Exploring the influence of the protein environment on metal-binding pharmacophores.Martin, D.P., Blachly, P.G., McCammon, J.A., Cohen, S.M.
(2014) J Med Chem 57: 7126-7135
- PubMed: 25116076
- DOI: https://doi.org/10.1021/jm500984b
- Primary Citation of Related Structures:
4Q7P, 4Q7S, 4Q7V, 4Q7W, 4Q81, 4Q83, 4Q87, 4Q8X, 4Q8Y, 4Q8Z, 4Q90, 4Q99, 4Q9Y
- PubMed Abstract:
The binding of a series of metal-binding pharmacophores (MBPs) related to the ligand 1-hydroxypyridine-2-(1H)-thione (1,2-HOPTO) in the active site of human carbonic anhydrase II (hCAII) has been investigated. The presence and/or position of a single methyl substituent drastically alters inhibitor potency and can result in coordination modes not observed in small-molecule model complexes. It is shown that this unexpected binding mode is the result of a steric clash between the methyl group and a highly ordered water network in the active site that is further stabilized by the formation of a hydrogen bond and favorable hydrophobic contacts. The affinity of MBPs is dependent on a large number of factors including donor atom identity, orientation, electrostatics, and van der Waals interactions. These results suggest that metal coordination by metalloenzyme inhibitors is a malleable interaction and that it is thus more appropriate to consider the metal-binding motif of these inhibitors as a pharmacophore rather than a "chelator". The rational design of inhibitors targeting metalloenzymes will benefit greatly from a deeper understanding of the interplay between the variety of forces governing the binding of MBPs to active site metal ions.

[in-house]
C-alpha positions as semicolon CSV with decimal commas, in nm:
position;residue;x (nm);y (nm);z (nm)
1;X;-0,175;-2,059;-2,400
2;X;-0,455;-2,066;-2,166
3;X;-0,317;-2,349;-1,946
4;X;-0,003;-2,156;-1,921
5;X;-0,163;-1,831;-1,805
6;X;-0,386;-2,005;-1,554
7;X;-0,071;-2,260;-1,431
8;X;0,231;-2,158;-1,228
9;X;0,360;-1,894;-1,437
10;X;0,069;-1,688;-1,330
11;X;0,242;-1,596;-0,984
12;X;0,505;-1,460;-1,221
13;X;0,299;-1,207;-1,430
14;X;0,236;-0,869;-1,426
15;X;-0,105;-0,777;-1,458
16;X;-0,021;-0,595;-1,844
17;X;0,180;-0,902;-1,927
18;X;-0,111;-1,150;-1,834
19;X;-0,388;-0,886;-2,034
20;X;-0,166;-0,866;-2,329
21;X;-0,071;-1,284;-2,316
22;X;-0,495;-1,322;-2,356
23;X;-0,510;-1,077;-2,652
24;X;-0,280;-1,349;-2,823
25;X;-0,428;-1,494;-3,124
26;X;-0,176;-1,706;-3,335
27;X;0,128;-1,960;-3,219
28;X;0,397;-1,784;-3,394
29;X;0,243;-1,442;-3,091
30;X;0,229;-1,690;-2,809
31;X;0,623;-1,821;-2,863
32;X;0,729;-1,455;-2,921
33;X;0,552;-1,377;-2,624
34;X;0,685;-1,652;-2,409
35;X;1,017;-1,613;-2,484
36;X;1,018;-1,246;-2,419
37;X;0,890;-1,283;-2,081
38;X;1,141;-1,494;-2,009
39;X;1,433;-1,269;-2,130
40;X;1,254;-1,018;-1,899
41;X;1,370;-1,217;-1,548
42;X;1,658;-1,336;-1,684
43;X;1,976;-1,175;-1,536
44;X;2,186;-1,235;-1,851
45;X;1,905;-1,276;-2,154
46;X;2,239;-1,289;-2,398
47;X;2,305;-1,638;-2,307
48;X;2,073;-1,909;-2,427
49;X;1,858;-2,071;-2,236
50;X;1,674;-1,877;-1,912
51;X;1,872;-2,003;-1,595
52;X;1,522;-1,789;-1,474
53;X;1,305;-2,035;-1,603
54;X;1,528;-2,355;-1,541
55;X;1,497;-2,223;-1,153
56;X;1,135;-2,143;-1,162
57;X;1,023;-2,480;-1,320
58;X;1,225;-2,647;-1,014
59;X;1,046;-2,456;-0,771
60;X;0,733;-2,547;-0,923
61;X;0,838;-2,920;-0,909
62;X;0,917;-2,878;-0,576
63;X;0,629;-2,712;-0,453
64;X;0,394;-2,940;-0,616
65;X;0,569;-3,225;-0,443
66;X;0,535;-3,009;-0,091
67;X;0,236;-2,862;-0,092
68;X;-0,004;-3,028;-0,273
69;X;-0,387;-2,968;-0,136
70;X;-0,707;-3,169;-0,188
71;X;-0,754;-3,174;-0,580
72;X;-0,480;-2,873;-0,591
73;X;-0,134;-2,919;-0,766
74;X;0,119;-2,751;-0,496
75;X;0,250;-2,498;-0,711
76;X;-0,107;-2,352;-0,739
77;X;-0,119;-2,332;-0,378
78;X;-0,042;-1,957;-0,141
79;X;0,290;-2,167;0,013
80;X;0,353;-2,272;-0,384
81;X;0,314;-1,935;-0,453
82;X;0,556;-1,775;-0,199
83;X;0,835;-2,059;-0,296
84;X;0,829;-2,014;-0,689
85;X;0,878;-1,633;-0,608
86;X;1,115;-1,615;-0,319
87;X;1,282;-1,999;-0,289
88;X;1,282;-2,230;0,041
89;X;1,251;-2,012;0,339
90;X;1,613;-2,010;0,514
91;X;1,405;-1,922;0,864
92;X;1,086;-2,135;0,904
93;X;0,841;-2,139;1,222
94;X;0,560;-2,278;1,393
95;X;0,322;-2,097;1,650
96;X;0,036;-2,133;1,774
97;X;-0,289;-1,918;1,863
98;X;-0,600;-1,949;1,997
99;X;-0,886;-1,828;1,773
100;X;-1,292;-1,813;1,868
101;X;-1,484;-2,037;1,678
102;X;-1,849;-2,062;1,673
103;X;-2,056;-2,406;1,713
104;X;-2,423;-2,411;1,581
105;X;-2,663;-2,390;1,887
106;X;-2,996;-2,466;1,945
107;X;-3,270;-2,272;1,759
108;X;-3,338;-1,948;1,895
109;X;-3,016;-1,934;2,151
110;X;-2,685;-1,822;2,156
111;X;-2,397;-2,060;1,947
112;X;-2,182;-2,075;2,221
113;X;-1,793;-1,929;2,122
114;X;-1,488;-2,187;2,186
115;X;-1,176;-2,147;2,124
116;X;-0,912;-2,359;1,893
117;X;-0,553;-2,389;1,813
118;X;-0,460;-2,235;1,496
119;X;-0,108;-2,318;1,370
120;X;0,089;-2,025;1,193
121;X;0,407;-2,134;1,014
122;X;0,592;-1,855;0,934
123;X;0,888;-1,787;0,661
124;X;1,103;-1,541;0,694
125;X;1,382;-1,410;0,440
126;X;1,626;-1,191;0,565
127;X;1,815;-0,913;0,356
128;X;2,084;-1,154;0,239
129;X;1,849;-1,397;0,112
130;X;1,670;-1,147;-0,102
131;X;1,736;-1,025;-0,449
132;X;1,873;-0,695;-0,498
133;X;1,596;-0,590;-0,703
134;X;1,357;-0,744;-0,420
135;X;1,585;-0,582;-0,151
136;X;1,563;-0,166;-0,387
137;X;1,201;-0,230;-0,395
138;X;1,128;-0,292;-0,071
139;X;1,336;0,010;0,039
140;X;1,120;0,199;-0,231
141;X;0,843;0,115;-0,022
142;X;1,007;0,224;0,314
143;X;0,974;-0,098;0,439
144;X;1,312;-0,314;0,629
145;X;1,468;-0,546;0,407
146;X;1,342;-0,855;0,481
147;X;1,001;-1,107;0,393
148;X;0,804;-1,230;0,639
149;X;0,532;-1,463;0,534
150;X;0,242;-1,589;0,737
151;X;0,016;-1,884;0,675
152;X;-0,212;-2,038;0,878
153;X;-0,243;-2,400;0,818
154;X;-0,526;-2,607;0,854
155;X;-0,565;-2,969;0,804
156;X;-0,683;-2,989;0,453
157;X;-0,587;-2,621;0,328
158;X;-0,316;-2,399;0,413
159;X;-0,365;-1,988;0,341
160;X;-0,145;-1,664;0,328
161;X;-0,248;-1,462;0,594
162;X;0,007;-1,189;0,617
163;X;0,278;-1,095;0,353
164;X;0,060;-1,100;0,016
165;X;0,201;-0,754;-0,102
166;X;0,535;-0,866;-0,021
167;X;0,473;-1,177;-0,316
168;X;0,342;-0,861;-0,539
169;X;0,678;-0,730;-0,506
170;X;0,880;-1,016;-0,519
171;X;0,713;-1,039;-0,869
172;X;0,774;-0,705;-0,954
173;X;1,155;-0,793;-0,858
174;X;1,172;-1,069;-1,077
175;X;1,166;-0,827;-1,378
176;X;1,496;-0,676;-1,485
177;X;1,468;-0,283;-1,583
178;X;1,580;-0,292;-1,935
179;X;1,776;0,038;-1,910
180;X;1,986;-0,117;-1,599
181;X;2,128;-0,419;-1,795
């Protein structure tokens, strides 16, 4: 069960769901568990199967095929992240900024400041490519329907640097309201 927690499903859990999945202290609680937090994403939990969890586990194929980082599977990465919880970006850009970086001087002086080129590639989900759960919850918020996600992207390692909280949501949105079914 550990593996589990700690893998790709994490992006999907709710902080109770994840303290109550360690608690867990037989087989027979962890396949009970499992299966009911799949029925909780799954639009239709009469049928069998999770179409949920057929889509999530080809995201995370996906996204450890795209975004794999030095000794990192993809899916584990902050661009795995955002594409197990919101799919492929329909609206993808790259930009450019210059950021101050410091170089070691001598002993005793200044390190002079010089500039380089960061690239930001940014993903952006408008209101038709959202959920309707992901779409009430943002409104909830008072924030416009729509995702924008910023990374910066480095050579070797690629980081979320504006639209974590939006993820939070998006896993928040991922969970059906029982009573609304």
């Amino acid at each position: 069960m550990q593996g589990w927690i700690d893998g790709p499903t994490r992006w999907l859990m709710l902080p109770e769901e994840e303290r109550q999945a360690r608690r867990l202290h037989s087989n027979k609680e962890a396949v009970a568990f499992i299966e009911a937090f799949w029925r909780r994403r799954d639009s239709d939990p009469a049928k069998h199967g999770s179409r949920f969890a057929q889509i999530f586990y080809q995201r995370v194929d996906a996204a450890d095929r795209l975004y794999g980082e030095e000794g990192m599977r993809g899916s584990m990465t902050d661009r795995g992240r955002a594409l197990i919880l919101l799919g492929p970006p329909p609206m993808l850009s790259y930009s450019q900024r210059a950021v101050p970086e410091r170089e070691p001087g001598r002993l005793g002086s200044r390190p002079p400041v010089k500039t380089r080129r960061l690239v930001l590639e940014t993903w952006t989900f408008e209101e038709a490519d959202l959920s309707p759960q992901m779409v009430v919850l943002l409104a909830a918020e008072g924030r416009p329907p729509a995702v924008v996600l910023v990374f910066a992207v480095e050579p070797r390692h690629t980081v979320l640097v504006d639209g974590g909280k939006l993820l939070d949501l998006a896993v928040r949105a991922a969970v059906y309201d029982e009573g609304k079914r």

Departments of Chemistry and Biochemistry, ‡Pharmacology, and §Howard Hughes Medical Institute, University of California, San Diego , 9500 Gilman Drive, MC 0358, La Jolla, California 92093, United States.